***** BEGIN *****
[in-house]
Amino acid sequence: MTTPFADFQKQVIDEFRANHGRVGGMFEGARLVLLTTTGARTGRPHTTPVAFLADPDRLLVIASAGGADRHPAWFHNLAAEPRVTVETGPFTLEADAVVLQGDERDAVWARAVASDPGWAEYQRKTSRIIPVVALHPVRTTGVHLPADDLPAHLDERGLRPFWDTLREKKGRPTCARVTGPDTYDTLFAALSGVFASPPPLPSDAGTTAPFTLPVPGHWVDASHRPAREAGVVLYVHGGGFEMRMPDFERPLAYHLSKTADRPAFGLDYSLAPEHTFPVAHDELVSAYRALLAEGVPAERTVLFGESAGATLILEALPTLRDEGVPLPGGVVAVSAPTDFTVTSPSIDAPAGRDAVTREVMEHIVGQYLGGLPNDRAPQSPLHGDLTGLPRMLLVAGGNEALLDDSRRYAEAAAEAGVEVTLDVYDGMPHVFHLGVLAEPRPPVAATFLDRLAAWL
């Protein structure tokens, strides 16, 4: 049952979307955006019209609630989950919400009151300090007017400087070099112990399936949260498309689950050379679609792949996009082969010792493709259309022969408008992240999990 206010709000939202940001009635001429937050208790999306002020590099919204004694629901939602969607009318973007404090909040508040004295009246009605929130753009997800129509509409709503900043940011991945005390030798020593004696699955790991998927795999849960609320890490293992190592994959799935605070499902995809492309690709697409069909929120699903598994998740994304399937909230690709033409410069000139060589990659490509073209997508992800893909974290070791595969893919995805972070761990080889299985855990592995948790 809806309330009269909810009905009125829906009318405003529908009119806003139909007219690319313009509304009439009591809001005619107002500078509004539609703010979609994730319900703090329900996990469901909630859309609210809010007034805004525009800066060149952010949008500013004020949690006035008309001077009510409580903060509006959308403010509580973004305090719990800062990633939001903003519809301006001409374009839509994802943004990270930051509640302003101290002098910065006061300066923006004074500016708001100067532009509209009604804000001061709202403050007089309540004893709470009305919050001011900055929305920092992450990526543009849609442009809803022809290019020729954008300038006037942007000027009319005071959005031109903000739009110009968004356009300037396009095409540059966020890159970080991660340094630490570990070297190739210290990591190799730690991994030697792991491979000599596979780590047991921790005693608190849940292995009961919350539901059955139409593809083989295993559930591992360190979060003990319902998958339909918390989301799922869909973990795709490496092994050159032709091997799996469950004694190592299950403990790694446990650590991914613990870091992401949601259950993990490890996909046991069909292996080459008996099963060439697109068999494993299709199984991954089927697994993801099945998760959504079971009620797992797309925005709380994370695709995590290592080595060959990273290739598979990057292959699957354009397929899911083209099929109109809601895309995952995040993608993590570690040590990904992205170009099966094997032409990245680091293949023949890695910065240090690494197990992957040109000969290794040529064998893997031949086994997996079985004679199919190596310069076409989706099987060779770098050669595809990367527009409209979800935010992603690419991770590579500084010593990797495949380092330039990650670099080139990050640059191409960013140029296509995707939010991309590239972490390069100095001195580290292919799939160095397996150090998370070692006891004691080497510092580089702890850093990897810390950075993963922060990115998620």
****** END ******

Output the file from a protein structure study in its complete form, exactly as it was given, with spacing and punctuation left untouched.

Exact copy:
[in-house]
Amino acid sequence: MTTPFADFQKQVIDEFRANHGRVGGMFEGARLVLLTTTGARTGRPHTTPVAFLADPDRLLVIASAGGADRHPAWFHNLAAEPRVTVETGPFTLEADAVVLQGDERDAVWARAVASDPGWAEYQRKTSRIIPVVALHPVRTTGVHLPADDLPAHLDERGLRPFWDTLREKKGRPTCARVTGPDTYDTLFAALSGVFASPPPLPSDAGTTAPFTLPVPGHWVDASHRPAREAGVVLYVHGGGFEMRMPDFERPLAYHLSKTADRPAFGLDYSLAPEHTFPVAHDELVSAYRALLAEGVPAERTVLFGESAGATLILEALPTLRDEGVPLPGGVVAVSAPTDFTVTSPSIDAPAGRDAVTREVMEHIVGQYLGGLPNDRAPQSPLHGDLTGLPRMLLVAGGNEALLDDSRRYAEAAAEAGVEVTLDVYDGMPHVFHLGVLAEPRPPVAATFLDRLAAWL
């Protein structure tokens, strides 16, 4: 049952979307955006019209609630989950919400009151300090007017400087070099112990399936949260498309689950050379679609792949996009082969010792493709259309022969408008992240999990 206010709000939202940001009635001429937050208790999306002020590099919204004694629901939602969607009318973007404090909040508040004295009246009605929130753009997800129509509409709503900043940011991945005390030798020593004696699955790991998927795999849960609320890490293992190592994959799935605070499902995809492309690709697409069909929120699903598994998740994304399937909230690709033409410069000139060589990659490509073209997508992800893909974290070791595969893919995805972070761990080889299985855990592995948790 809806309330009269909810009905009125829906009318405003529908009119806003139909007219690319313009509304009439009591809001005619107002500078509004539609703010979609994730319900703090329900996990469901909630859309609210809010007034805004525009800066060149952010949008500013004020949690006035008309001077009510409580903060509006959308403010509580973004305090719990800062990633939001903003519809301006001409374009839509994802943004990270930051509640302003101290002098910065006061300066923006004074500016708001100067532009509209009604804000001061709202403050007089309540004893709470009305919050001011900055929305920092992450990526543009849609442009809803022809290019020729954008300038006037942007000027009319005071959005031109903000739009110009968004356009300037396009095409540059966020890159970080991660340094630490570990070297190739210290990591190799730690991994030697792991491979000599596979780590047991921790005693608190849940292995009961919350539901059955139409593809083989295993559930591992360190979060003990319902998958339909918390989301799922869909973990795709490496092994050159032709091997799996469950004694190592299950403990790694446990650590991914613990870091992401949601259950993990490890996909046991069909292996080459008996099963060439697109068999494993299709199984991954089927697994993801099945998760959504079971009620797992797309925005709380994370695709995590290592080595060959990273290739598979990057292959699957354009397929899911083209099929109109809601895309995952995040993608993590570690040590990904992205170009099966094997032409990245680091293949023949890695910065240090690494197990992957040109000969290794040529064998893997031949086994997996079985004679199919190596310069076409989706099987060779770098050669595809990367527009409209979800935010992603690419991770590579500084010593990797495949380092330039990650670099080139990050640059191409960013140029296509995707939010991309590239972490390069100095001195580290292919799939160095397996150090998370070692006891004691080497510092580089702890850093990897810390950075993963922060990115998620």